EA Chief Executive and NDG chair, Sir James Bevan said:
“Our lives, livelihoods and nature all depend on one thing – water. Climate change and population growth mean we need to take action now to ensure we have enough over the coming decades to manage everyday supplies, and more intense drought events.
“We have a plan to do that and delivering it will require all of us to work together – government, water companies, regulators, farmers and businesses, and each of us as individuals. The Environment Agency is determined to do its part.”
Water Minister Trudy Harrison said:
“The record-breaking temperatures, unusually low rainfall and widespread drought the country has experienced this year are a reminder that we need to adapt to ensure our water supplies are resilient and secure in future.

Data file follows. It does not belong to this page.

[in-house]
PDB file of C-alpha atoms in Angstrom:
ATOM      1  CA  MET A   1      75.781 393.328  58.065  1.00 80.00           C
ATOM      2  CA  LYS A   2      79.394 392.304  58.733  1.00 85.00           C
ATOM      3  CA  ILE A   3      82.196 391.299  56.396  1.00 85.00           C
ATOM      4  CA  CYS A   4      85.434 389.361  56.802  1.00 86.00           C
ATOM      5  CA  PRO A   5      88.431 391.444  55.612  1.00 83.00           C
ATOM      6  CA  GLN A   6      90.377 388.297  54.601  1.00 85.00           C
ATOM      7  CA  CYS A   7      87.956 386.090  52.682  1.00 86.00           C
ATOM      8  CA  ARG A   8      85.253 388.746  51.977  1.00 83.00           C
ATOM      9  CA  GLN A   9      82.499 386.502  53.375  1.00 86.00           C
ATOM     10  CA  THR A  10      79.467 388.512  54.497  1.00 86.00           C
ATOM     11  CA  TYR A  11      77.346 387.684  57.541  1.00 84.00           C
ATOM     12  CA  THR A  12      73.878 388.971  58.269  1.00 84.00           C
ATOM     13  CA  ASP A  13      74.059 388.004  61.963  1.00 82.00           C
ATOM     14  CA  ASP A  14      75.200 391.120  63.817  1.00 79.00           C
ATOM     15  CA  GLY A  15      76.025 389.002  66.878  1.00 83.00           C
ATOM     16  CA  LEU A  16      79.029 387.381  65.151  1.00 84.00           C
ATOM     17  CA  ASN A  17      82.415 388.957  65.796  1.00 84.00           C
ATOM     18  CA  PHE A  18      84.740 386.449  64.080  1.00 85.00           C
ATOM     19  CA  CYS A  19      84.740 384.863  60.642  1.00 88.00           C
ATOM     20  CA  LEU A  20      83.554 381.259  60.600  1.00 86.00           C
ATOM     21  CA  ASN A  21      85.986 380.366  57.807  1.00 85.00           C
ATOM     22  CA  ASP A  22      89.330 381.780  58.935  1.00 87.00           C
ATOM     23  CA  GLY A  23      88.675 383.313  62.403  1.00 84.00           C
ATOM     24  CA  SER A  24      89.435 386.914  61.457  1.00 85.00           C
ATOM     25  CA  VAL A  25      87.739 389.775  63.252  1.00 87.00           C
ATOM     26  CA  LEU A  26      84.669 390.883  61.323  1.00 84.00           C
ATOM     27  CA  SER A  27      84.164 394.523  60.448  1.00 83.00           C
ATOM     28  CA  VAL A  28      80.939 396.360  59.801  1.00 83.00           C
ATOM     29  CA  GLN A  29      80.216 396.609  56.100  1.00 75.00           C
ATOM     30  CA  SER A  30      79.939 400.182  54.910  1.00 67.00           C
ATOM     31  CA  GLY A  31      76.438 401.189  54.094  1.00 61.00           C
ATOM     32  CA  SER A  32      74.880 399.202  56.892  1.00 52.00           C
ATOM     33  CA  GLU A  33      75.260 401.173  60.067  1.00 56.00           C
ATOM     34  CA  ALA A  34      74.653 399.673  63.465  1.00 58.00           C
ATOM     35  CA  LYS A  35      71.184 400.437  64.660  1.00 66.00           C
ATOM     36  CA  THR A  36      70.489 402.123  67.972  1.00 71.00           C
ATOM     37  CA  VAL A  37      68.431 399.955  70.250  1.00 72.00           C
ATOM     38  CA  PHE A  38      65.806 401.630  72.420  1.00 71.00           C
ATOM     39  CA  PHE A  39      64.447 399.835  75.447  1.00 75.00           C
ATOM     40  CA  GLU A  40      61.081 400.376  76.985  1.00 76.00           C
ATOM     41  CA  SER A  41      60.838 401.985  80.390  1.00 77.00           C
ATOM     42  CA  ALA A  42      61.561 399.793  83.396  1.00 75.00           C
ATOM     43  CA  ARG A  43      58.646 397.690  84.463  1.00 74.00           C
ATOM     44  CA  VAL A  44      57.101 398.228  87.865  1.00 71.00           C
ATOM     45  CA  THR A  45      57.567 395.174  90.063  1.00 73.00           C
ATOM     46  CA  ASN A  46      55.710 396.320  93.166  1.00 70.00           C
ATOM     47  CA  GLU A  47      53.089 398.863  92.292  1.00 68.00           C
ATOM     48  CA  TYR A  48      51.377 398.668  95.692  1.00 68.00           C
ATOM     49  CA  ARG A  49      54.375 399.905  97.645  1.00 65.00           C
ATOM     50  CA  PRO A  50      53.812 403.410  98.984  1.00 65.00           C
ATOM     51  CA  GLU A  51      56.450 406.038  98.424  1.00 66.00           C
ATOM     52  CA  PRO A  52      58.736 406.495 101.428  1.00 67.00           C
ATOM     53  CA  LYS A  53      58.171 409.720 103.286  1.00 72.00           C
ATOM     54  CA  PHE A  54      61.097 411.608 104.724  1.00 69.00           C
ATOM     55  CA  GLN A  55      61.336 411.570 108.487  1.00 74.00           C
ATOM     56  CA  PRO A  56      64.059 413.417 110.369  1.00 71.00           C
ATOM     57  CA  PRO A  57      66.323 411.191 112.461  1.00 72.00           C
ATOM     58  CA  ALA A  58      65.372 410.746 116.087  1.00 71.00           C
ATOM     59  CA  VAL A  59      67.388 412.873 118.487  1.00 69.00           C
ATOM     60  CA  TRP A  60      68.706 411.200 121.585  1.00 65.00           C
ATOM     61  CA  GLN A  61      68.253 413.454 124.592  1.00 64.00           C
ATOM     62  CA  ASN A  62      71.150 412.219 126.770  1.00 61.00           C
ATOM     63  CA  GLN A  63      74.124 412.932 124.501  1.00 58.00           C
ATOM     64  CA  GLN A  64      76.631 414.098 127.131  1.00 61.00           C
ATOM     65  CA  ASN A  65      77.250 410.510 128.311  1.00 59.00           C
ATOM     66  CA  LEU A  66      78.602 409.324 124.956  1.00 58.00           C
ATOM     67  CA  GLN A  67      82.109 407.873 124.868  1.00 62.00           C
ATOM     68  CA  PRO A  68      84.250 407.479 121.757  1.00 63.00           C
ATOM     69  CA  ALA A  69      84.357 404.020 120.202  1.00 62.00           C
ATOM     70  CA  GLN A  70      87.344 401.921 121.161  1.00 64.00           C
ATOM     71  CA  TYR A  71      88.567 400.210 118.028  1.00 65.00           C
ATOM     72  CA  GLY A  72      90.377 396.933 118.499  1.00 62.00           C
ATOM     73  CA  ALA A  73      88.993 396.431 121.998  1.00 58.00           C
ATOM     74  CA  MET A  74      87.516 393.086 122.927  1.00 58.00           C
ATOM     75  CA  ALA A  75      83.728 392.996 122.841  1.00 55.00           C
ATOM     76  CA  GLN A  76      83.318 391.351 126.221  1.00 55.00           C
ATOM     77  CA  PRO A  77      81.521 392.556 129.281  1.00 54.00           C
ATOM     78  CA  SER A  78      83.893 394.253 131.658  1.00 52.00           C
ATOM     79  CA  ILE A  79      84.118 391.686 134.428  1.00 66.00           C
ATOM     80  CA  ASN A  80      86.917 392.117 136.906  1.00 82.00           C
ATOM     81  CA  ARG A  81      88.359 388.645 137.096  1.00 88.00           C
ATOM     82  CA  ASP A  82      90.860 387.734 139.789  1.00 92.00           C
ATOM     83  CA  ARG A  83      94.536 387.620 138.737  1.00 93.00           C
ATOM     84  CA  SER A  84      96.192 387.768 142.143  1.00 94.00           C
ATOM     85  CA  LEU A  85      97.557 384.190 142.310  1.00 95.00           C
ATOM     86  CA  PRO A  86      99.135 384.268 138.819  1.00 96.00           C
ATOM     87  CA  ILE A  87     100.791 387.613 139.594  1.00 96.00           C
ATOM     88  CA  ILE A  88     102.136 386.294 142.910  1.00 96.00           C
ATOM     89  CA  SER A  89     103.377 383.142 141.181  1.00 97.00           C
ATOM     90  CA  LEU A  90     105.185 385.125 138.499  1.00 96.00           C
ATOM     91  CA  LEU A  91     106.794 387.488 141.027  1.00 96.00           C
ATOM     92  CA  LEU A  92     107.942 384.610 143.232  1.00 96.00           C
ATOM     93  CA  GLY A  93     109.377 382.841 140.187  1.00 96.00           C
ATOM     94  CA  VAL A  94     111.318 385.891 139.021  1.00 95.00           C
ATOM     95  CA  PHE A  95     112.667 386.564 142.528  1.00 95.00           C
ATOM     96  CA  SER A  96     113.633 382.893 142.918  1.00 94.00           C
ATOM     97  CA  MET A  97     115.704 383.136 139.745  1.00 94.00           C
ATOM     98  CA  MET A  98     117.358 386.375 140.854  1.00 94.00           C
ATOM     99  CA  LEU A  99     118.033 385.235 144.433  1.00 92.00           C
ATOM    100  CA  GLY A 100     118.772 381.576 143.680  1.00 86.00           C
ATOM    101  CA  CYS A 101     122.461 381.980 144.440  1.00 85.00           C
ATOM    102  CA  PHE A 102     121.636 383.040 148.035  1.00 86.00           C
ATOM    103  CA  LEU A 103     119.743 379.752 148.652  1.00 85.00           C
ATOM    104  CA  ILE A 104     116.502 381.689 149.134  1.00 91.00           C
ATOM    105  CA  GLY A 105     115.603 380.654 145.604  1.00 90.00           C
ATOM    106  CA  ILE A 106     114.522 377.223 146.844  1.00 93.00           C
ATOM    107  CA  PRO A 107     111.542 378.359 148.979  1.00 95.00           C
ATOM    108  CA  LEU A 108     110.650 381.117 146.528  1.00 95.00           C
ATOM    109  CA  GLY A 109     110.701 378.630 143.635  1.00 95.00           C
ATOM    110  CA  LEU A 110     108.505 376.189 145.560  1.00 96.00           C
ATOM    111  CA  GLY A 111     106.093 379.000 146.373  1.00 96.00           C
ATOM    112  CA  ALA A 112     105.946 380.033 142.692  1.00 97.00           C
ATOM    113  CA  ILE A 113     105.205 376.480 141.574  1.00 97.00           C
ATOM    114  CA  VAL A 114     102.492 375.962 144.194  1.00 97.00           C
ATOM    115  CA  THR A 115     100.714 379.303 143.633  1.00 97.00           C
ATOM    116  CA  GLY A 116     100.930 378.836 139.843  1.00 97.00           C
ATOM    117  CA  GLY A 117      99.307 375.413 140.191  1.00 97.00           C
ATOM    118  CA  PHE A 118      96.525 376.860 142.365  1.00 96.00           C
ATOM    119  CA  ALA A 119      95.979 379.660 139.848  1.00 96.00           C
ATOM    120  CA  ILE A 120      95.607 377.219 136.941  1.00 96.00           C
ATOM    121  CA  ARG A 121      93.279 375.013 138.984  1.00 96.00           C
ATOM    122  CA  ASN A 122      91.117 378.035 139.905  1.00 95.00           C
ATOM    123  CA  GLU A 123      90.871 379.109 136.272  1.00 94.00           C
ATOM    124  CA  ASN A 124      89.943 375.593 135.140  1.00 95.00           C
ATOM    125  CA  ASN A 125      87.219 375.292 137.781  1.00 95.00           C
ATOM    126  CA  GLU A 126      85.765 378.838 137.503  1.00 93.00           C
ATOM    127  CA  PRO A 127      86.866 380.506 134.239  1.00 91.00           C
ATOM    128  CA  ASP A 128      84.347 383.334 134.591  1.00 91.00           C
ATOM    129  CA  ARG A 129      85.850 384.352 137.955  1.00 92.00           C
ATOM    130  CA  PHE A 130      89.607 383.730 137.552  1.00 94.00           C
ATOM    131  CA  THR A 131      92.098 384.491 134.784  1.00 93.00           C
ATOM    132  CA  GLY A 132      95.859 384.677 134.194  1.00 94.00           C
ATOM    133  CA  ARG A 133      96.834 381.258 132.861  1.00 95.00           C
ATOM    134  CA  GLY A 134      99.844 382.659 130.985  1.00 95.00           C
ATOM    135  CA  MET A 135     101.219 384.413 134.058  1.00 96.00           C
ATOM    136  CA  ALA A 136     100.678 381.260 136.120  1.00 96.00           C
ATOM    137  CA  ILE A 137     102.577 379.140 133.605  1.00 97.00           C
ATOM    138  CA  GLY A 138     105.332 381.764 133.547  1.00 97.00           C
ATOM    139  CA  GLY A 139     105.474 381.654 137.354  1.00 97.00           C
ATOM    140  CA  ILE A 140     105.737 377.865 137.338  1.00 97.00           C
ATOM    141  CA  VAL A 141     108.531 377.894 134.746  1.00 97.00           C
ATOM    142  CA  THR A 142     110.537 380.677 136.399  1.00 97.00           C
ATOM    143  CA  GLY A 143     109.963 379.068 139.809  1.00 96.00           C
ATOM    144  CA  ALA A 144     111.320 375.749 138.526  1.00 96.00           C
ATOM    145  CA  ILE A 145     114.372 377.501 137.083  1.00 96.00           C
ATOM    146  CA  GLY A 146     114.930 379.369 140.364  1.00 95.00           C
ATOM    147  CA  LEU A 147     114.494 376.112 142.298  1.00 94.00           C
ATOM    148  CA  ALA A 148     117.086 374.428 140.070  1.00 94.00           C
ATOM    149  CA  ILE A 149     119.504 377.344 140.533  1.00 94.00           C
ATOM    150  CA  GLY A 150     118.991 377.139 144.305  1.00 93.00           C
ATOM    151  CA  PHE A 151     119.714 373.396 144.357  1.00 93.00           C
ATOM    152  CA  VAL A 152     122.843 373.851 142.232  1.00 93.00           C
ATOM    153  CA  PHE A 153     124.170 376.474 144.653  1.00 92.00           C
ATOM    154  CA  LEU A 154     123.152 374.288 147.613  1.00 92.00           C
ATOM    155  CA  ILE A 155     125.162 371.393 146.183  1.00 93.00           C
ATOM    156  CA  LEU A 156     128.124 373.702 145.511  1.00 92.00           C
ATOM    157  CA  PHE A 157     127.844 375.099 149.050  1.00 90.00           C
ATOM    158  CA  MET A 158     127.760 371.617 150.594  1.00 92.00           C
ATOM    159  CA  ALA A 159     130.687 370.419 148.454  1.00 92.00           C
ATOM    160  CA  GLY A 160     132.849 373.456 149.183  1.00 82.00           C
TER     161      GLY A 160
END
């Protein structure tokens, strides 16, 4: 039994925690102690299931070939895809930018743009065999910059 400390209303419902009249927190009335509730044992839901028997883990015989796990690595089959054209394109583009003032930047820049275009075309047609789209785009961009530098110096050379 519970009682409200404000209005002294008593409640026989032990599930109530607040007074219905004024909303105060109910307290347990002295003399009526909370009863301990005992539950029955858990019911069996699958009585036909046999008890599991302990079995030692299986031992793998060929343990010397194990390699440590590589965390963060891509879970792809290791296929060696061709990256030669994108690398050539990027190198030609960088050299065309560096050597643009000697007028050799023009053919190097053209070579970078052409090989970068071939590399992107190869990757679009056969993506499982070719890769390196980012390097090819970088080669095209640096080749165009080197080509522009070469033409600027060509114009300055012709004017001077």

“The work of the National Drought Group is ensuring that we can manage down the risk of continuing drought conditions, so that the impact is less severe for all of us.”
In addition to the actions already being taken by the Environment Agency to manage the impacts of the drought, it has recently approved the following water company drought permits:
- A drought permit for South West Water to manage the abstraction of water from the Tamar Lakes in Cornwall;
- A drought permit for South East Water to manage the abstraction of water from the Ardingly (River Ouse) reservoir.
The following drought permits have recently been submitted to the Environment Agency by water companies: